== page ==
To create a more convenient IP environment

Recent years have witnessed great efforts by the Chinese government in encouraging enterprises to make independent innovations. The Outline of the National Intellectual Property Strategy was promulgated last year, making intellectual property a critical issue for Chinese companies. A few years ago, foreign businesses almost filled the entire list of applications for invention patents. However now, especially in the last year, 50% of the applications are filed by Chinese enterprises. Having been in the Chinese market for so long a time, the Panasonic Corporation is well aware of this evolution. Ren said: “Panasonic was continually topping the patent application list. Now, it has given way to Huawei. On the international patent application list, the Panasonic Corporation took first place in 2007, but Huawei replaced it in 2008. This is the first time that a Chinese enterprise appears at the top. It shows that Chinese enterprises have paid considerable attention to intellectual properties and have started accumulating relevant experiences. Regarding the use of the legal system, China also proves to the world its great improvement of the patent system after two decades of development. In 2007, China Customs received the 2007 Special Contribution Award for Cracking Down on Counterfeits and Piracies from the World Customs Organization (WCO). The amelioration of the IP environment fills foreign enterprises with great expectations of the Chinese market and a strong confidence in China’s IP protection mission.”

Ms. Ren has expressed great appreciation for the amelioration of IP protection in China. However, from the standpoint of businesses, she has also raised points that need improvement. She thinks that the handling of trademark infringement cases for some enterprises is not satisfactory. Additional amendments to the Trademark Law and the Anti-unfair Competition Law are necessary to popularize IP protection in China, as well as to provide law-enforcement authorities with an explicit theoretical basis for reference. Ms. Ren: “Some people put the two Chinese characters ‘松下’ in their company name, such as ‘四通松下’. Such cases are very common in Hong Kong in the past years, but have appeared on the Mainland over the past two years. We asked local industrial and commercial bureaus to investigate and take necessary measures, but they claimed that there was no specific legal basis to deal with it. This is actually quite plain and simple: ‘松下’ is used in the company name and the word ‘Panasonic’ is slightly altered by adding or changing one or two letters. They are not the same, but quite confusing. Law-enforcement authorities are still at a loss on how to deal with such cases.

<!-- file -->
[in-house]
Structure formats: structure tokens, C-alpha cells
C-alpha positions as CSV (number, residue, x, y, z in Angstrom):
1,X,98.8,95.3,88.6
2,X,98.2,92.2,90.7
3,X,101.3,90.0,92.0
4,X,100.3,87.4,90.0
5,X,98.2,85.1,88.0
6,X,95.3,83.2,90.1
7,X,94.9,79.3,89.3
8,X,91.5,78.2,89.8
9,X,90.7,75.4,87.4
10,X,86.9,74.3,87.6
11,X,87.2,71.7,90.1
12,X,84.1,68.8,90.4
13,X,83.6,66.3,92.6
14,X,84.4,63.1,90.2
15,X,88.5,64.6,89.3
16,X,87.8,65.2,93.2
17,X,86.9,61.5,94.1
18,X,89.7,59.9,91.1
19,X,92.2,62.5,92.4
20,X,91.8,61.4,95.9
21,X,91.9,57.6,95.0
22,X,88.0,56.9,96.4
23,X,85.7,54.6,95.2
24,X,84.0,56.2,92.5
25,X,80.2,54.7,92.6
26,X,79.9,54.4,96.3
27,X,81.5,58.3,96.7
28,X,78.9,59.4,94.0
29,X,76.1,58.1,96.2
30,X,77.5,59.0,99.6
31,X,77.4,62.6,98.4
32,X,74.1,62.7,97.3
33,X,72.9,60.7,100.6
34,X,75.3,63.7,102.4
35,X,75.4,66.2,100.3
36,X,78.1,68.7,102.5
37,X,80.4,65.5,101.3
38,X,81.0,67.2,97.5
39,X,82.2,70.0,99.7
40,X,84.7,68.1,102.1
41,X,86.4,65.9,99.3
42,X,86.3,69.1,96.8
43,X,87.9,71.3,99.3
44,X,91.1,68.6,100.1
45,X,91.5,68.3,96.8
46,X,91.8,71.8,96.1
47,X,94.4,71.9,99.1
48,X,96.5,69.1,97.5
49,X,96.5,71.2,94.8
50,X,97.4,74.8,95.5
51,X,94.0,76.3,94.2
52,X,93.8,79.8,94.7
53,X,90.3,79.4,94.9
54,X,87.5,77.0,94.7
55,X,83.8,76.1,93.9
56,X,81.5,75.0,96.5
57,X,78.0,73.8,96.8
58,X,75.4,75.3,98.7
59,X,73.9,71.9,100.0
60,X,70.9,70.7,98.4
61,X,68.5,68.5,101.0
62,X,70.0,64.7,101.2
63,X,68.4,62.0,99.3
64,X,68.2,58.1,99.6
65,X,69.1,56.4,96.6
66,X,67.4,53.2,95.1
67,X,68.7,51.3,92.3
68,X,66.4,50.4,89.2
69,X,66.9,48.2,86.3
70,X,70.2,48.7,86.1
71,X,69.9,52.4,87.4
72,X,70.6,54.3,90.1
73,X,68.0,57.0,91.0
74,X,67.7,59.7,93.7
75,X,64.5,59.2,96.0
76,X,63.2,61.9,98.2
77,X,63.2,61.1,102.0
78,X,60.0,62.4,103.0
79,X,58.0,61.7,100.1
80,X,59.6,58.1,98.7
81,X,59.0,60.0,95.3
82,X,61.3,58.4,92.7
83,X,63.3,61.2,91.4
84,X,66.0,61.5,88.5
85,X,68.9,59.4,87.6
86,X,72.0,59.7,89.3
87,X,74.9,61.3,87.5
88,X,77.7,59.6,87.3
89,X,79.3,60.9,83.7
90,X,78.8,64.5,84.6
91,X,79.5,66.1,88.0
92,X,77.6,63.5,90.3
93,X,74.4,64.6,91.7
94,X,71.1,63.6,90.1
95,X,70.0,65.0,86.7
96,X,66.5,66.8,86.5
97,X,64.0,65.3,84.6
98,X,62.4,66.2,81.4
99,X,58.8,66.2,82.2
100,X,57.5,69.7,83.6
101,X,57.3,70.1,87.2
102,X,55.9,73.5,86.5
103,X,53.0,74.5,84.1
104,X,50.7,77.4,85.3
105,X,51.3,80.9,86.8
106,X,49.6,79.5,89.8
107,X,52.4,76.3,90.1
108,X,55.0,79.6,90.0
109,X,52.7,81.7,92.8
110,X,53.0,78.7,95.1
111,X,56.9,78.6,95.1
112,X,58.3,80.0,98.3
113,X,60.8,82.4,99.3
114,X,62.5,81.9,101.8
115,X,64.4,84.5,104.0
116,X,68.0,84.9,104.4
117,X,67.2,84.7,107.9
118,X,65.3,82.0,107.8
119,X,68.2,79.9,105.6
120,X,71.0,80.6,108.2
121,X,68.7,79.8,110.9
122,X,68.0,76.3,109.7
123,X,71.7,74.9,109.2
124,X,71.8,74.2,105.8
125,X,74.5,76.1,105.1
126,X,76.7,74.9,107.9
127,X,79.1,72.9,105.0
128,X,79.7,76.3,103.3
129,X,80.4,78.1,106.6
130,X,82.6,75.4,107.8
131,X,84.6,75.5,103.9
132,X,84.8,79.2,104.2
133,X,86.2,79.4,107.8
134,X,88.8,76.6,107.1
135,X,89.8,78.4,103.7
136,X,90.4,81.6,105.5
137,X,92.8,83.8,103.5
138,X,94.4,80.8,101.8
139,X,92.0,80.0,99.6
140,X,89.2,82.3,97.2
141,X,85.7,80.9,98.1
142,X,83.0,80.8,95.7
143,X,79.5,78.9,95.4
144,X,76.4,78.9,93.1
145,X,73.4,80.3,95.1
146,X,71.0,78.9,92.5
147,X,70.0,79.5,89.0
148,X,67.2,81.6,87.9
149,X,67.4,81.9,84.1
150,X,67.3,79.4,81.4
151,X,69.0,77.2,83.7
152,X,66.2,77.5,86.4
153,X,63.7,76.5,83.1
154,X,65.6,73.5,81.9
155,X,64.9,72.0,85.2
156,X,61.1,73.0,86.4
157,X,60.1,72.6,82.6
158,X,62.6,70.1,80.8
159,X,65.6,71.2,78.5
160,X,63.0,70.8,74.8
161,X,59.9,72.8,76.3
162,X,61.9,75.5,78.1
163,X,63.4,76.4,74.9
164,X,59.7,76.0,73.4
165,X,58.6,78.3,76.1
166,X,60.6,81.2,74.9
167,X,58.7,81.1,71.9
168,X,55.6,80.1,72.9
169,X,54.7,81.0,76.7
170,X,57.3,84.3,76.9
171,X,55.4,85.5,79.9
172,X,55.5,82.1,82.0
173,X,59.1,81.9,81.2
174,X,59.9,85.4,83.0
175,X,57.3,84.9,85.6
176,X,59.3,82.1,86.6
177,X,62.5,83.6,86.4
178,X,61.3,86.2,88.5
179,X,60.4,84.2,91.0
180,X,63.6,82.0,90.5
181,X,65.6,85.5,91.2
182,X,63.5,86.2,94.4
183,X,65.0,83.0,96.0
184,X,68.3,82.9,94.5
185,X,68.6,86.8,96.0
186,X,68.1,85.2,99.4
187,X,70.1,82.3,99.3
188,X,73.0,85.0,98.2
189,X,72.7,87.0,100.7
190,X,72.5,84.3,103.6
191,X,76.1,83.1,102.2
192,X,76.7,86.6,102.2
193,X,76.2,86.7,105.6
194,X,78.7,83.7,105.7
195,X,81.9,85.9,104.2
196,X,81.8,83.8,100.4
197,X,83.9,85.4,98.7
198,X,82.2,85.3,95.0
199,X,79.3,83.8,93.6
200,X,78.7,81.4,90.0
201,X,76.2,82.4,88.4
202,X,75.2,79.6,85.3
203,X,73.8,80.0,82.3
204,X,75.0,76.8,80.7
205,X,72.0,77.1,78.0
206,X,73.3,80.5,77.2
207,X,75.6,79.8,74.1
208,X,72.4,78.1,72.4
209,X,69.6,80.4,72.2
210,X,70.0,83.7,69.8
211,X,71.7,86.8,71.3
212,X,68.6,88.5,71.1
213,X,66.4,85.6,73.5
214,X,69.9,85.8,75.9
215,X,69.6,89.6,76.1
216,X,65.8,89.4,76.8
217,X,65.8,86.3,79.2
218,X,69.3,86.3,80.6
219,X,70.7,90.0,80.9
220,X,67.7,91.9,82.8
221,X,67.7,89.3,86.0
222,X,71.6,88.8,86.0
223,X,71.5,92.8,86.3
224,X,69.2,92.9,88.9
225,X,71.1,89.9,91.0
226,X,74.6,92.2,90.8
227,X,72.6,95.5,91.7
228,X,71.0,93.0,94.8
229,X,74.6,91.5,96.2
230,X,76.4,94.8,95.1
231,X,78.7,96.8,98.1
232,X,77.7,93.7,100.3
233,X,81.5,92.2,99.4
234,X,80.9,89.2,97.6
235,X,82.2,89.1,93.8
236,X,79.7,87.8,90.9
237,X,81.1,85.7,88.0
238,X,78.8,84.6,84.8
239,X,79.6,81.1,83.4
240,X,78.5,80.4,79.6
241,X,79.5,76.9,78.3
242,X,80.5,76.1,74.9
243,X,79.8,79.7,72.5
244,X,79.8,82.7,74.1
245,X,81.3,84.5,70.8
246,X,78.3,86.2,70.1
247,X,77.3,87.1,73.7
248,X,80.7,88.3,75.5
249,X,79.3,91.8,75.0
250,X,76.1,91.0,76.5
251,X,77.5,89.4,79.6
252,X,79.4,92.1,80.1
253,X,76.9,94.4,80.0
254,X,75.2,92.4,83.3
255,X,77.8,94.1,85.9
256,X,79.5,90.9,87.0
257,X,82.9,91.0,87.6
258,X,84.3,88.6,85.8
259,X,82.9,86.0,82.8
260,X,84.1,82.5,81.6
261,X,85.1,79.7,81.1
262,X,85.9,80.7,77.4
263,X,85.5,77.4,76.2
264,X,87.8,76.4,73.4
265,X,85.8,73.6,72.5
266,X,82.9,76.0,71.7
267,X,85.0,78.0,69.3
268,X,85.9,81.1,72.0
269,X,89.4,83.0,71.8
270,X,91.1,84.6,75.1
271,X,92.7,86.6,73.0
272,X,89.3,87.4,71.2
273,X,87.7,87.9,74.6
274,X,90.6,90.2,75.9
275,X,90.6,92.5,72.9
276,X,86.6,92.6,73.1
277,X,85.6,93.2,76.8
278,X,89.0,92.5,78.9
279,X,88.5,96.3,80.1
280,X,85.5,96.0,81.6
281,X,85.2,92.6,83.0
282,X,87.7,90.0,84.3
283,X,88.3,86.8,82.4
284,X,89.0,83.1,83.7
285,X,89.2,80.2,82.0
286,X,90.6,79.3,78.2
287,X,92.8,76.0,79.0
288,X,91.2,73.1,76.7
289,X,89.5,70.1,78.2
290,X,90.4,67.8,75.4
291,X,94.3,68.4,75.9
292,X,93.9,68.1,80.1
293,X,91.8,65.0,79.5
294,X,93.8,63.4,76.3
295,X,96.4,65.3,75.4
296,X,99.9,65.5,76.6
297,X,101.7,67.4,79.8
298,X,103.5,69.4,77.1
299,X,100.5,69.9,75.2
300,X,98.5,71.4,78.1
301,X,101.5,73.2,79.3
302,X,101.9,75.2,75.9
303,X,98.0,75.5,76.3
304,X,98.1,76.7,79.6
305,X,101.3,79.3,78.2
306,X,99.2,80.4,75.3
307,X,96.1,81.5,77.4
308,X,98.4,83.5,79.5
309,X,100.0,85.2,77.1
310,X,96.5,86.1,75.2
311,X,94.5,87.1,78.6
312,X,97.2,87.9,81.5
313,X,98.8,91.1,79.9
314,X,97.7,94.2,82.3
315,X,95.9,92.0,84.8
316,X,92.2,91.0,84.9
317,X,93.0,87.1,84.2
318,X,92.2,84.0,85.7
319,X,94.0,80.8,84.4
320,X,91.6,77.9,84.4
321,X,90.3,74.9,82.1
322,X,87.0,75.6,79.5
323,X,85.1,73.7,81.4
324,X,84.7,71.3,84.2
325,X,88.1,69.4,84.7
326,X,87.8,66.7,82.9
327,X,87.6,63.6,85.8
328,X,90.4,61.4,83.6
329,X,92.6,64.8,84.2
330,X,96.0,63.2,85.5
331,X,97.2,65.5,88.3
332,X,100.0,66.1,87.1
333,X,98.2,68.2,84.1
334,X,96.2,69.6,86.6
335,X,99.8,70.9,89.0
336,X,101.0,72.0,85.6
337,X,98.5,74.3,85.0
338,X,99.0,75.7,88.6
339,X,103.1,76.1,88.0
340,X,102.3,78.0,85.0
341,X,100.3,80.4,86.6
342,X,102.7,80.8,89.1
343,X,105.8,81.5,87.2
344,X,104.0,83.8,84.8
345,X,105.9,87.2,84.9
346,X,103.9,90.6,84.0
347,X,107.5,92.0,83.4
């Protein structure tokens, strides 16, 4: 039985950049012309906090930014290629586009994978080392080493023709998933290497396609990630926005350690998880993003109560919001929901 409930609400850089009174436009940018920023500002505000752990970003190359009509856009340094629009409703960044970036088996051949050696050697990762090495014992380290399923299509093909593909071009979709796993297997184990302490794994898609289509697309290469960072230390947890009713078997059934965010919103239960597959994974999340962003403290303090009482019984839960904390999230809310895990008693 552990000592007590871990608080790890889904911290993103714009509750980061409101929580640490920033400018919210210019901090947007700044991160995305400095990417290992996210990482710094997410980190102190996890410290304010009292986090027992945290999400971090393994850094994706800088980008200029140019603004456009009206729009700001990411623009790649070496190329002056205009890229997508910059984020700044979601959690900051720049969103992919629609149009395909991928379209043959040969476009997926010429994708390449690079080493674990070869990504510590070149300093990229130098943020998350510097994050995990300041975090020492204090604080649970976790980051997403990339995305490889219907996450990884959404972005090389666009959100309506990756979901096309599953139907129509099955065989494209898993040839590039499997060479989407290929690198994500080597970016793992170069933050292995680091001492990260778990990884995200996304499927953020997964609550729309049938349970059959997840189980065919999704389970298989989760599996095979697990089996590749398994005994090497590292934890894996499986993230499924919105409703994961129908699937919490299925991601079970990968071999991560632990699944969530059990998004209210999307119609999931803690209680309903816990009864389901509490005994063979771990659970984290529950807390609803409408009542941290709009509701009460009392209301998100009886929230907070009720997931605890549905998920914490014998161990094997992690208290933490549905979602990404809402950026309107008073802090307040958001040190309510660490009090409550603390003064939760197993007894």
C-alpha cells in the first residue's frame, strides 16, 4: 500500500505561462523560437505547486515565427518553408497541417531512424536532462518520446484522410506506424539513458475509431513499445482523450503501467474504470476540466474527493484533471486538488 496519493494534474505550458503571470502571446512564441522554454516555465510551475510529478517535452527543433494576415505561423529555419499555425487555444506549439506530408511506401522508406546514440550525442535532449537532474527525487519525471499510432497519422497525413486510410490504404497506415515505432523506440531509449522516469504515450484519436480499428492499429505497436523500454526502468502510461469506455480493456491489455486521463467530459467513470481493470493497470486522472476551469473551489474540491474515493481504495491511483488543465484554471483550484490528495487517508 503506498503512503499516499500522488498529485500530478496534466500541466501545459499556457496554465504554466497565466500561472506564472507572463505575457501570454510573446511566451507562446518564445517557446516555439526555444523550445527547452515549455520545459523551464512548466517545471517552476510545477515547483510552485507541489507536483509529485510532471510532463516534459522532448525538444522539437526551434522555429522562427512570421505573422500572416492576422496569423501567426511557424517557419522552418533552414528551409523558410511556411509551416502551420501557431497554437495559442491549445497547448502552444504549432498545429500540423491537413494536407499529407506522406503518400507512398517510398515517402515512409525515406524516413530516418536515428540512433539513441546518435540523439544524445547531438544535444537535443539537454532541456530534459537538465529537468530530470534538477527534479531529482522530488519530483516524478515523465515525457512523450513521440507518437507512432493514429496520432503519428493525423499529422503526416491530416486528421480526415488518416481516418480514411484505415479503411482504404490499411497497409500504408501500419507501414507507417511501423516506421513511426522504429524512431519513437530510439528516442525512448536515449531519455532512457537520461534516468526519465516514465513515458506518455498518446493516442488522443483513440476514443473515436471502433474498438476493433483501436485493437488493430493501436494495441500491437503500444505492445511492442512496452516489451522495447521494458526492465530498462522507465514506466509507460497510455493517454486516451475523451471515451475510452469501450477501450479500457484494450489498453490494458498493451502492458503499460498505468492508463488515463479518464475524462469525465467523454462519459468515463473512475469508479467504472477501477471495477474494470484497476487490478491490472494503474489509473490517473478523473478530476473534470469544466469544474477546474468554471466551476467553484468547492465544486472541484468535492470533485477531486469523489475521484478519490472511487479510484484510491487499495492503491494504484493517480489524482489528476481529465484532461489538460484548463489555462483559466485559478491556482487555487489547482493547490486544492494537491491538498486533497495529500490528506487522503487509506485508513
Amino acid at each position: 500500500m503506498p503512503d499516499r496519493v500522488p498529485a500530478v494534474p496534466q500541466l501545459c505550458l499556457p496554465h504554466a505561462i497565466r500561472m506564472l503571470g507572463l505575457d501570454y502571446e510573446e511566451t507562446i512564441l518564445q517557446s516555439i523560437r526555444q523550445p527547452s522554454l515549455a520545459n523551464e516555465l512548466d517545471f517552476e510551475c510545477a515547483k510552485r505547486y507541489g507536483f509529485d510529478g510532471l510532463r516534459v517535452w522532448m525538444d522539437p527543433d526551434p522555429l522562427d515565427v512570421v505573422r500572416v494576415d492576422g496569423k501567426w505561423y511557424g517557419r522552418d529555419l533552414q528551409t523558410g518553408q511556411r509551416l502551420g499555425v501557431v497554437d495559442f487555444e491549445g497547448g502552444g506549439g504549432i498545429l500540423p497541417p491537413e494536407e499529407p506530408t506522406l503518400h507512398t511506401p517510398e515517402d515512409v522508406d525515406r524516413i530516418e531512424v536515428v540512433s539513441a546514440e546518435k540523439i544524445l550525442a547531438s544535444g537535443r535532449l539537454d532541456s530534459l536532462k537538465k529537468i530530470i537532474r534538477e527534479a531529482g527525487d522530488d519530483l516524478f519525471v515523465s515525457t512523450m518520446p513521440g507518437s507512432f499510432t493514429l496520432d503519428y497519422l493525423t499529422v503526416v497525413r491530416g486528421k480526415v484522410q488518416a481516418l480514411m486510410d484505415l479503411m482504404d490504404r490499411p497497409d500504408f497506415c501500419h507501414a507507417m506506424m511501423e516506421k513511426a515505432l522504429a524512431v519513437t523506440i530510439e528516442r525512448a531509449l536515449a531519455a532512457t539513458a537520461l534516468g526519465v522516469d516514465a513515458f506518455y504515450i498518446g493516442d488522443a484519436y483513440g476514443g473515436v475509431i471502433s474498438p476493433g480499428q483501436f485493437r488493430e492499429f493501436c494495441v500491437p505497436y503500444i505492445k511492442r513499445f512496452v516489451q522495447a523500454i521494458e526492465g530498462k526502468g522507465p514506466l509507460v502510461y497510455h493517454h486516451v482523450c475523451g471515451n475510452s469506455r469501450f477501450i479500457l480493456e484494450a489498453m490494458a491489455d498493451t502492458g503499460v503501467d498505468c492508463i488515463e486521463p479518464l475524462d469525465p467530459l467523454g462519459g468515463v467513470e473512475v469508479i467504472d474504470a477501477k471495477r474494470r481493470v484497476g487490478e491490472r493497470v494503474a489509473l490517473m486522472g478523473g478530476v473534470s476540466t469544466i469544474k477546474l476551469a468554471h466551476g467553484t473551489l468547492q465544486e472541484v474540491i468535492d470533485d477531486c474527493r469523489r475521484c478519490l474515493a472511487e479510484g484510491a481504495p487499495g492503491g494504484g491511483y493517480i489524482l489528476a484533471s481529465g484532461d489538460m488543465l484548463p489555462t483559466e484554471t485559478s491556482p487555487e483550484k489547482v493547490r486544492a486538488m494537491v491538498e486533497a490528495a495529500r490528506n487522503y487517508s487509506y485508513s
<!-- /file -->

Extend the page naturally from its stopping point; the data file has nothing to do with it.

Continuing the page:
In addition, there is a gap of IP system applications between the central level and local levels, and between big cities and small ones. A long time has to pass to shorten this gap. In the aspects of transparency and the efficiency of law enforcement, there are also places that need to-be-improved. For example, a law-enforcement agency must timely notify right owners of the results of case handling. This is also a legal requirement.

The last point is the IP consciousness of the public. Some people show partial or complete disregard for IP protection. I think they are more likely to form a protection consciousness at younger ages. Therefore it is quite necessary to popularize IP knowledge among students in primary schools.”

Panasonic’s experiences are identified with and shared by many other enterprises, especially international companies. With the growing number of foreign enterprises in China, and Chinese enterprises in the world, we think it is necessary and urgent to improve IP-related laws and regulations, and to strengthen IP protection awareness within the Chinese communities.

(Translated by Hu Xiaoying)